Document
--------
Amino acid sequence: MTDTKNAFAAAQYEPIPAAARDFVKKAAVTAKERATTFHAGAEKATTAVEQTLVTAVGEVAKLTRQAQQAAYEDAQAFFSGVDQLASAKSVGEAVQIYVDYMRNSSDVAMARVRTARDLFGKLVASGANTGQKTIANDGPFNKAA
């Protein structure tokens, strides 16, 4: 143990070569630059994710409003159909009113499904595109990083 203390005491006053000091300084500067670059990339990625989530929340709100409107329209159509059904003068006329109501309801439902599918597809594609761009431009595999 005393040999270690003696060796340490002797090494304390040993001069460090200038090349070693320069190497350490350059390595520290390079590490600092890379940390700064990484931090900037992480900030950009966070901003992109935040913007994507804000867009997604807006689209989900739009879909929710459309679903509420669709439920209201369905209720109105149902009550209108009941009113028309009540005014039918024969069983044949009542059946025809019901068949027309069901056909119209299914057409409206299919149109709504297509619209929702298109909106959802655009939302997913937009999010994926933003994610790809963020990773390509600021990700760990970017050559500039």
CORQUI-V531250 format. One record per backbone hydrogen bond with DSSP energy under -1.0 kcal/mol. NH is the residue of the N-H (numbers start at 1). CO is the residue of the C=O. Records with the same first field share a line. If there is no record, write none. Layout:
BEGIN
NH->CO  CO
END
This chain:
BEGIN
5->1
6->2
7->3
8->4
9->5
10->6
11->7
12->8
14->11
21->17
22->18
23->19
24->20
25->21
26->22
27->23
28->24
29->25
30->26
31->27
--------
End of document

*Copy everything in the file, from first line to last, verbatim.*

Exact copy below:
Amino acid sequence: MTDTKNAFAAAQYEPIPAAARDFVKKAAVTAKERATTFHAGAEKATTAVEQTLVTAVGEVAKLTRQAQQAAYEDAQAFFSGVDQLASAKSVGEAVQIYVDYMRNSSDVAMARVRTARDLFGKLVASGANTGQKTIANDGPFNKAA
């Protein structure tokens, strides 16, 4: 143990070569630059994710409003159909009113499904595109990083 203390005491006053000091300084500067670059990339990625989530929340709100409107329209159509059904003068006329109501309801439902599918597809594609761009431009595999 005393040999270690003696060796340490002797090494304390040993001069460090200038090349070693320069190497350490350059390595520290390079590490600092890379940390700064990484931090900037992480900030950009966070901003992109935040913007994507804000867009997604807006689209989900739009879909929710459309679903509420669709439920209201369905209720109105149902009550209108009941009113028309009540005014039918024969069983044949009542059946025809019901068949027309069901056909119209299914057409409206299919149109709504297509619209929702298109909106959802655009939302997913937009999010994926933003994610790809963020990773390509600021990700760990970017050559500039």
CORQUI-V531250 format. One record per backbone hydrogen bond with DSSP energy under -1.0 kcal/mol. NH is the residue of the N-H (numbers start at 1). CO is the residue of the C=O. Records with the same first field share a line. If there is no record, write none. Layout:
BEGIN
NH->CO  CO
END
This chain:
BEGIN
5->1
6->2
7->3
8->4
9->5
10->6
11->7
12->8
14->11
21->17
22->18
23->19
24->20
25->21
26->22
27->23
28->24
29->25
30->26
31->27